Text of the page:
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ISSUE 117 VOL 16 PUBLISHED 4/23/2004

Sports debate lives

By Ken Foote
Sports Editor

Friday, April 23, 2004

In the wake of the University of Marylands decision to make their cheerleading team a varsity sport, it seems appropriate to revive the age-old debate of whether or not cheerleading should even be considered a sport. While the University of Maryland team does compete in the off-season, that does not necessarily make cheerleading a sport.

I am not criticizing the Universitys decision. I think it is great that a group of dedicated individuals, both men and women, will get the funding and status associated with being a varsity organization. However, I hold firm to my belief that cheerleading is not a sport and should be not called one.

The University of Maryland can give any organization varsity status, but that does not make that organization a sport. If they turn around tomorrow and make chess and the math team varsity sports, what happens then?

I know what you are thinking. Youre thinking that I am a sexist sports editor trying to defend the masculine dominance of sports through bashing cheerleading. But before everyone runs to their computer and whips out a stinging email to me or the Messenger staff, please read on.

Cheerleading was first designed as a way to get fans involved at sporting events. Hence the beautiful compound word combining cheer, meaning to encourage or salute, with leader, one who guides or conducts. Thus cheerleading was invented to assist another sport by getting the crowd involved in encouraging the players.

The question is, then, how can this activity be a sport when it cannot exist without another sport? Without other teams to cheer on, the power of cheerleaders is rendered useless, no matter how loud they scream, how well they build a pyramid, or how breathtakingly they execute aerial maneuvers. A sport must be able to exist on its own and not be contingent on some other activity.

Another critical flaw is that there is no competition, at least not during the regular season. The goal of cheerleading is to fire up your team. There is no judge, or scoring system, that says one cheer squad wins, while the other goes home. Competition is necessary for the existence of sport. Men and women take the field, court, arena, parking lot, or whatever, with the intention of winning their match, meet, game, orwell, you get the point.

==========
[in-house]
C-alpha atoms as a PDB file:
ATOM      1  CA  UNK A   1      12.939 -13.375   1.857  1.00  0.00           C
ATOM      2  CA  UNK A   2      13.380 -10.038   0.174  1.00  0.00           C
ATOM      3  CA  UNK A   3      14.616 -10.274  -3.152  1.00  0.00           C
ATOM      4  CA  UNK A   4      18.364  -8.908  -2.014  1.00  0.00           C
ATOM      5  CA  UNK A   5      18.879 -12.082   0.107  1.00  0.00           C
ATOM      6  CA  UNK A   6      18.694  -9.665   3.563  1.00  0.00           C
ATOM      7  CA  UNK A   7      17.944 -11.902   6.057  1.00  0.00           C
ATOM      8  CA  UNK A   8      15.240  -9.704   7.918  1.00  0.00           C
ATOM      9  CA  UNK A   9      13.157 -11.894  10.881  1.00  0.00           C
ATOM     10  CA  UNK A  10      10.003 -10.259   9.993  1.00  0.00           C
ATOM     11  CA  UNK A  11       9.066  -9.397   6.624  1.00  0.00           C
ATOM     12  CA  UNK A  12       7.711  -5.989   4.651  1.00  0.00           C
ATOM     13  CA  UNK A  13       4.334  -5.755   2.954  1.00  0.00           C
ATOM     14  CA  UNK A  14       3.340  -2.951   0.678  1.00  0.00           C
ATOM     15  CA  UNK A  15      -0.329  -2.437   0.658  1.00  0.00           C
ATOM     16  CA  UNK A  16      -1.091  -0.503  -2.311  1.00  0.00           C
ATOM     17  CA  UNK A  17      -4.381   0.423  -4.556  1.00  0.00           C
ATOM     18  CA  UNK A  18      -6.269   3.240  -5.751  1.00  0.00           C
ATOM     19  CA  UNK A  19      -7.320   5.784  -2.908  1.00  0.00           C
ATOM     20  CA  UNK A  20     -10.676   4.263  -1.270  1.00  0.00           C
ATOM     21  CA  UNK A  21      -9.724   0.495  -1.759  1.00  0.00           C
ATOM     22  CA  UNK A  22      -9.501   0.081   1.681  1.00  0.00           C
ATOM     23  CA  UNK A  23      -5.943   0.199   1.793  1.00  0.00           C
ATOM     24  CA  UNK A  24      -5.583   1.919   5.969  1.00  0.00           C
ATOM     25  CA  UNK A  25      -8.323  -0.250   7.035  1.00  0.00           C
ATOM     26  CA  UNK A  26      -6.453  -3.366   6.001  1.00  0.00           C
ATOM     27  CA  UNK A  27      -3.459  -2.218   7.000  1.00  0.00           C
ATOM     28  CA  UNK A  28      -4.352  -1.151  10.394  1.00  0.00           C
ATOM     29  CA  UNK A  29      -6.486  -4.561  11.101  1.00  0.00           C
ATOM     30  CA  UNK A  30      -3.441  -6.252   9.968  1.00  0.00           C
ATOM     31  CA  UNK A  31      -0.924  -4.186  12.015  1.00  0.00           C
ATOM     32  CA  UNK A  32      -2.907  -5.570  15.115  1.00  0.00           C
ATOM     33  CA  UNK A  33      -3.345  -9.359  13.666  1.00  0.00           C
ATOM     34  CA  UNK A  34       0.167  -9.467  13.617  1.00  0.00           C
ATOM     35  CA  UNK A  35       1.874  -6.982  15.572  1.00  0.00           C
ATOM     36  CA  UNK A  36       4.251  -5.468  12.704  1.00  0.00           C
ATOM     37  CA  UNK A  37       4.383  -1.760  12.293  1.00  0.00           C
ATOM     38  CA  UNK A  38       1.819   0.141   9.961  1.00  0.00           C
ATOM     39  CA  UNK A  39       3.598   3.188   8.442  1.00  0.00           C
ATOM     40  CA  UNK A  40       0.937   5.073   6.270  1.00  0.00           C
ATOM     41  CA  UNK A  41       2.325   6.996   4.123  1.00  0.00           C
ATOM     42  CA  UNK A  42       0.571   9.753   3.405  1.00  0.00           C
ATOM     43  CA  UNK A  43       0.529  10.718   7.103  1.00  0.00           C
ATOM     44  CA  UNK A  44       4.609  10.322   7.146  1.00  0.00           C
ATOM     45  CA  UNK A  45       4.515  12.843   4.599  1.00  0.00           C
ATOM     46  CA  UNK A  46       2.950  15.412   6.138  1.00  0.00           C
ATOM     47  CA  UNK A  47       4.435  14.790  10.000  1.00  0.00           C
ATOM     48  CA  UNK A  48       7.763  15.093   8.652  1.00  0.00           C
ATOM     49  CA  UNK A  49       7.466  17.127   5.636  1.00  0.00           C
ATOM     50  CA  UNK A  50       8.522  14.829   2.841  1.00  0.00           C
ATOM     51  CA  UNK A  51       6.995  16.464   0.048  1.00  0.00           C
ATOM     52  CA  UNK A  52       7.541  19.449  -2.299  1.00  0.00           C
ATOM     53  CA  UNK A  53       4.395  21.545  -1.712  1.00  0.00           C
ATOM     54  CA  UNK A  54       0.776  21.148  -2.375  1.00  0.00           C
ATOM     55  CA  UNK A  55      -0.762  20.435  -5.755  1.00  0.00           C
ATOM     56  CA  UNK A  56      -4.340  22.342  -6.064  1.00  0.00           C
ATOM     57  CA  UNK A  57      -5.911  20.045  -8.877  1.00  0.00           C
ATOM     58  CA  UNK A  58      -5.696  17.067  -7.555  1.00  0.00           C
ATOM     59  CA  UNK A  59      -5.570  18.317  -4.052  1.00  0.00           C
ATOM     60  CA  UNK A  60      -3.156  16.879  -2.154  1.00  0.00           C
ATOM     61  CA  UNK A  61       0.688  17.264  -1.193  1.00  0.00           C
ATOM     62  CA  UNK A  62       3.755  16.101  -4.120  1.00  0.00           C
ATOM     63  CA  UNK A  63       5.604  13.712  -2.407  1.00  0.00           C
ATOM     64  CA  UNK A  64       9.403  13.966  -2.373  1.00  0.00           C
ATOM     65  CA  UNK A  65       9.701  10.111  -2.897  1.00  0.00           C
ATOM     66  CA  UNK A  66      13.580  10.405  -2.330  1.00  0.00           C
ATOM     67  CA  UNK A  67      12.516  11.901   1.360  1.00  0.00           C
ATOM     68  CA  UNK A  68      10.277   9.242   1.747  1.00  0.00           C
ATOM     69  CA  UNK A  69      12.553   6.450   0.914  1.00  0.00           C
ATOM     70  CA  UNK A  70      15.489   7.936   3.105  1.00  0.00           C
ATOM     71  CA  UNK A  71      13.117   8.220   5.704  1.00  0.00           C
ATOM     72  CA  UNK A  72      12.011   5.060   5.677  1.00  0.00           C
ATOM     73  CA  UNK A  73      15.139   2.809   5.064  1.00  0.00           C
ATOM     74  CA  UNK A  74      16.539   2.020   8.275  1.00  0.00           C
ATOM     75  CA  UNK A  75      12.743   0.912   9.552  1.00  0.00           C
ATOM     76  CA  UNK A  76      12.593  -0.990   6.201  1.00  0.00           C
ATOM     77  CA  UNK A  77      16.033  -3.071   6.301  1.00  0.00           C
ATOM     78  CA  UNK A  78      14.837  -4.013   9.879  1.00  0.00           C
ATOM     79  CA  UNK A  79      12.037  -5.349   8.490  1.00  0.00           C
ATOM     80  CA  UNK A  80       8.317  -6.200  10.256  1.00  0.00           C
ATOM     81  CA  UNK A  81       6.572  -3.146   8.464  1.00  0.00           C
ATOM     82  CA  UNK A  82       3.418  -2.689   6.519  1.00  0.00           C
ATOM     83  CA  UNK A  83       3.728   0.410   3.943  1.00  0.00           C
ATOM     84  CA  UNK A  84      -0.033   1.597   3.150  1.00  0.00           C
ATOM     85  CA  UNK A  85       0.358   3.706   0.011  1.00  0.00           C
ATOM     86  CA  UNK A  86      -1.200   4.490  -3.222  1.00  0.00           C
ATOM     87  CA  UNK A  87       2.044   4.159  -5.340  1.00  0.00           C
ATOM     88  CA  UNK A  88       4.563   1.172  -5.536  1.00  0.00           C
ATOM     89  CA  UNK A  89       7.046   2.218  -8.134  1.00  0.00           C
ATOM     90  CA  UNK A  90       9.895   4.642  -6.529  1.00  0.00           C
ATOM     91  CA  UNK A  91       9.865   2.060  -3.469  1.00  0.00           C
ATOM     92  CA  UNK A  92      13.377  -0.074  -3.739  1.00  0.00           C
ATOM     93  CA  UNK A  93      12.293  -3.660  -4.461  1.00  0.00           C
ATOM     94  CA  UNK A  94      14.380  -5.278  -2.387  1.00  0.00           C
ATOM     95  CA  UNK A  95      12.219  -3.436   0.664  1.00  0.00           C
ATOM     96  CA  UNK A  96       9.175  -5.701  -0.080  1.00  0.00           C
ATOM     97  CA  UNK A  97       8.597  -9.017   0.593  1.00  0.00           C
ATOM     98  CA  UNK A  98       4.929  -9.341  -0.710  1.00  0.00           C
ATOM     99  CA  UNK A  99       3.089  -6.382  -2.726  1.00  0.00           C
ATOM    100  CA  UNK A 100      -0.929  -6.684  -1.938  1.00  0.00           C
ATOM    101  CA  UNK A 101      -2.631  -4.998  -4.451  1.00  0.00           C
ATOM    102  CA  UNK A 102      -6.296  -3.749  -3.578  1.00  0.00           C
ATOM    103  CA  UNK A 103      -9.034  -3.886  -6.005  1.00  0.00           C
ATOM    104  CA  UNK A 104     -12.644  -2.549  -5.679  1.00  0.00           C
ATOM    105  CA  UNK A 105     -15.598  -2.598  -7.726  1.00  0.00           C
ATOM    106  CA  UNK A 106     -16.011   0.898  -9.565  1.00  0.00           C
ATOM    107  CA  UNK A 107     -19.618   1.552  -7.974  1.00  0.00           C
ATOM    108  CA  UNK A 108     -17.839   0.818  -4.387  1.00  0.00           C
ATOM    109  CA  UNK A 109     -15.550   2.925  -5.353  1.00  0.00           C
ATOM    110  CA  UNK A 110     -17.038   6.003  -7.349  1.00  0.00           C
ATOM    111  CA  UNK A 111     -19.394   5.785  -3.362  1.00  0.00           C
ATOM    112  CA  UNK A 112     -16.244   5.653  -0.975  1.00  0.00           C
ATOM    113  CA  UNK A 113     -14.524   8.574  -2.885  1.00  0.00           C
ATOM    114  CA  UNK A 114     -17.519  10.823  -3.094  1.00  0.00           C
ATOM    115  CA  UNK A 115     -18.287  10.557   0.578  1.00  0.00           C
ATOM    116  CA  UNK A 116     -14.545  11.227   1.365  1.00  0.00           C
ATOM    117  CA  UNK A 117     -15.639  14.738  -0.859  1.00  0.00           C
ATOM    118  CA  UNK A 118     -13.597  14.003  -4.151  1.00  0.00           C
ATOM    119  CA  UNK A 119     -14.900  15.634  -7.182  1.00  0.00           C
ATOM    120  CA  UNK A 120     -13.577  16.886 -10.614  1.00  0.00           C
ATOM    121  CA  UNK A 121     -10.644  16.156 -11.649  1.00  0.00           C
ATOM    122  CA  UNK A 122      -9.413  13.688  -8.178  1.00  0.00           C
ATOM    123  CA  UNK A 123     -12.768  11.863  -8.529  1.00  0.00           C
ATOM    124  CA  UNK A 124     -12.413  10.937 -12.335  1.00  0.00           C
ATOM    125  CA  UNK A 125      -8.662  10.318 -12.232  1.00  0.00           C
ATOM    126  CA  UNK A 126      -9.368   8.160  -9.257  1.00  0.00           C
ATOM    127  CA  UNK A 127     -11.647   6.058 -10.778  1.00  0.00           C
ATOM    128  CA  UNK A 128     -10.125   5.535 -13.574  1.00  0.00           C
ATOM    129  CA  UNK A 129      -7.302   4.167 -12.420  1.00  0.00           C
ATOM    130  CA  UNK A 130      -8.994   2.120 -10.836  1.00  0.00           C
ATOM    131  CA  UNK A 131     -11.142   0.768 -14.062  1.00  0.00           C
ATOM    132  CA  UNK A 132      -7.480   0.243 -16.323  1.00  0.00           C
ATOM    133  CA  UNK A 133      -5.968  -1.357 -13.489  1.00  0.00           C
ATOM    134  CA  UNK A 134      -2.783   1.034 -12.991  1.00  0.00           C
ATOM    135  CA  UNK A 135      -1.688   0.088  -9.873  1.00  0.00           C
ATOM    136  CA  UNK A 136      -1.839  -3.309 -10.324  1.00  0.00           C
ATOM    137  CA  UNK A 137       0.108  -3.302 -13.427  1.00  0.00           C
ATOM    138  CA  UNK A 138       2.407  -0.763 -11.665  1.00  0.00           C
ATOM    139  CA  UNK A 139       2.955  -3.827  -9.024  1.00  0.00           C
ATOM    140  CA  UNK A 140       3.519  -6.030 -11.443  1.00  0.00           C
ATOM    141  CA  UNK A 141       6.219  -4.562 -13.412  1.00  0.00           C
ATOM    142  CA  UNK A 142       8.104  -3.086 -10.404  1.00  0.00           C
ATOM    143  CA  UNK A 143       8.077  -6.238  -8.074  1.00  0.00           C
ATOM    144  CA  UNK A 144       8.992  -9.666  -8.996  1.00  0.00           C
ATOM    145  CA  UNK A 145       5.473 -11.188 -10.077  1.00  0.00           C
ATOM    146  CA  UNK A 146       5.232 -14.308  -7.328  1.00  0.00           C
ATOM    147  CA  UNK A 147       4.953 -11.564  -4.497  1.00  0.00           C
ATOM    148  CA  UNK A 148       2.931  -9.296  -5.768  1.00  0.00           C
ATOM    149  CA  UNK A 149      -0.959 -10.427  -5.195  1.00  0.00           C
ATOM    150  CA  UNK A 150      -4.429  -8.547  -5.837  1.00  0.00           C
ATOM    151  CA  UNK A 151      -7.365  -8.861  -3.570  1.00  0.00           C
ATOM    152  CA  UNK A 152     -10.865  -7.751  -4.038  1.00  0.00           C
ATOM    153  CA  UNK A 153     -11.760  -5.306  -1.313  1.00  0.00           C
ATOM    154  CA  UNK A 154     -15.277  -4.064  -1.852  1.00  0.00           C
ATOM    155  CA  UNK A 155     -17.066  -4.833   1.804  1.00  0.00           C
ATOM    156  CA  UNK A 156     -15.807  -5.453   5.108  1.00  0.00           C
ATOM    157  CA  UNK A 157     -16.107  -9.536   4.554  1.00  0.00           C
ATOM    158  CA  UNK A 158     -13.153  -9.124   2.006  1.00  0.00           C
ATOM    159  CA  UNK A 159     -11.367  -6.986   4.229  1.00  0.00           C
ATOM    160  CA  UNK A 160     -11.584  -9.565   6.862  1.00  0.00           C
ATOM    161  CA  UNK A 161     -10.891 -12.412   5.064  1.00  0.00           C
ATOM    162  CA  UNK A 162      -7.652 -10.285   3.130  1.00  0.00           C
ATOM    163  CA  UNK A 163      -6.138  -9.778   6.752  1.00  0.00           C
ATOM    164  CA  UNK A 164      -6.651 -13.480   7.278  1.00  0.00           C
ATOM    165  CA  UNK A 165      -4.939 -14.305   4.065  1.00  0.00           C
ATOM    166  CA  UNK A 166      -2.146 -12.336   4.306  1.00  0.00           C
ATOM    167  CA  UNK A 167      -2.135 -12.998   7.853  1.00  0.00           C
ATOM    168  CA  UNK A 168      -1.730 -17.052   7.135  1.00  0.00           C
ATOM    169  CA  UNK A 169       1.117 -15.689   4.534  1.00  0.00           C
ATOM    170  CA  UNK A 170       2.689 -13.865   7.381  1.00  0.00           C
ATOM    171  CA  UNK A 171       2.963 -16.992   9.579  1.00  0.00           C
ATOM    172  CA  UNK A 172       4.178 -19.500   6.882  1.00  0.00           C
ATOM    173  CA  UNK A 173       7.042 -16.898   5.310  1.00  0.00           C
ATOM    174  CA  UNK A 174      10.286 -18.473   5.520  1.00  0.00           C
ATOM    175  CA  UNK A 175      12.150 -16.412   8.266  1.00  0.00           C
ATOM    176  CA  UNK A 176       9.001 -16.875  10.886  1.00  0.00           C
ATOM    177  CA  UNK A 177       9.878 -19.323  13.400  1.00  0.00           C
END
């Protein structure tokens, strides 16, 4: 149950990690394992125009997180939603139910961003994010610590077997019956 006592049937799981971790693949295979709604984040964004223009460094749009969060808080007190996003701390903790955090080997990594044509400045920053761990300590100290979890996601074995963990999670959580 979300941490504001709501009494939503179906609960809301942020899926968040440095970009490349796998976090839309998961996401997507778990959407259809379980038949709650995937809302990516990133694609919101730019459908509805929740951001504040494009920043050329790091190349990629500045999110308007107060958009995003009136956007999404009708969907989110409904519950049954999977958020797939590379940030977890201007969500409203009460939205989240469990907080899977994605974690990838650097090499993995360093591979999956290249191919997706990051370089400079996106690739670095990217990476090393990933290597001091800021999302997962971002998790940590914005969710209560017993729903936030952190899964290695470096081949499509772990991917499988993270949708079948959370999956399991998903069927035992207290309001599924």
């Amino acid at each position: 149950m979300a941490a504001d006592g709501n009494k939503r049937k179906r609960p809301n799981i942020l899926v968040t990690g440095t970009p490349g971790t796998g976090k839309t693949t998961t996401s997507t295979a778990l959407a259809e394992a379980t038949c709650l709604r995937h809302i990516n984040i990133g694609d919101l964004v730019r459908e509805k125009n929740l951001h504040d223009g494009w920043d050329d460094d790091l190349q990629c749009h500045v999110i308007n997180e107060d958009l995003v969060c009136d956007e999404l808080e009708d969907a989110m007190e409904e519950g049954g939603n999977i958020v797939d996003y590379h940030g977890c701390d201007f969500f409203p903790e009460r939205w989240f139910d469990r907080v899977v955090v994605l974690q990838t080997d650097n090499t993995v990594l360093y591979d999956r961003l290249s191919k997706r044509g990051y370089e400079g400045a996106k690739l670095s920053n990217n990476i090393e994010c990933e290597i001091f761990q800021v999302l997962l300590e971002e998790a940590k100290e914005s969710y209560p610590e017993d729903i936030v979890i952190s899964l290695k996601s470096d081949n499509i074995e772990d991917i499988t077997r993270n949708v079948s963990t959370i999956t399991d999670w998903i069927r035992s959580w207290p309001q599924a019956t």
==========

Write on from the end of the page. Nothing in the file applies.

Now, thanks to the popularity of Bring it On and the national cheerleading competition covered annually on ESPN 2, cheerleading is seen as one big dance routine set to catchy music, featuring flips, throws and handsprings as teams vie for top honors and bragging rights.

This looks alarmingly like a sport. It has all the ingredients a sport needs. The participants must display athletic prowess. There are winners, losers and even (wait for it) judges! The event is even broadcast on the deuce. How am I able to deny this activity its rightful status as a bona fide sport? Simply, I cant.

The event portrayed in everybodys favorite Kirsten Dunst movie this side of Drop Dead Gorgeous is absolutely a sport. The only problem is that it is not cheerleading. More accurately, the sport would be named something like glorified or team gymnastics. Seriously, what are they cheering? The judges? The people in the stands? They are certainly not cheering for a football or basketball team.

If this seems like a petty distinction, so be it. I am simply saying that cheerleading as it was originally created and performed is not a sport. This other form, however, is indisputably a sport, albeit one that requires a new name.

So what is the point of this article? Why have I filled valuable space that could have generated revenue through advertising or delivered tactful opinions about politics and the Iraq situation?

I may be performing a civil service by explaining the origins and evolution of cheerleading and separating a helpful, crowd-boosting activity from a high-energy, high-flying sport. Maybe there will be less confusion about the difference and this senseless argument will come to an end.

I realize this is highly unlikely and probably not even practical to hope for. I am not the first to write about this. I will not be the last. Now, the only question is whether the subject will come up in another article, or in the inbox of my e-mail account.

Sports Editor Ken Foote is a junior from Chicago, Ill. He majors in psychology with an Media Studies concentration.

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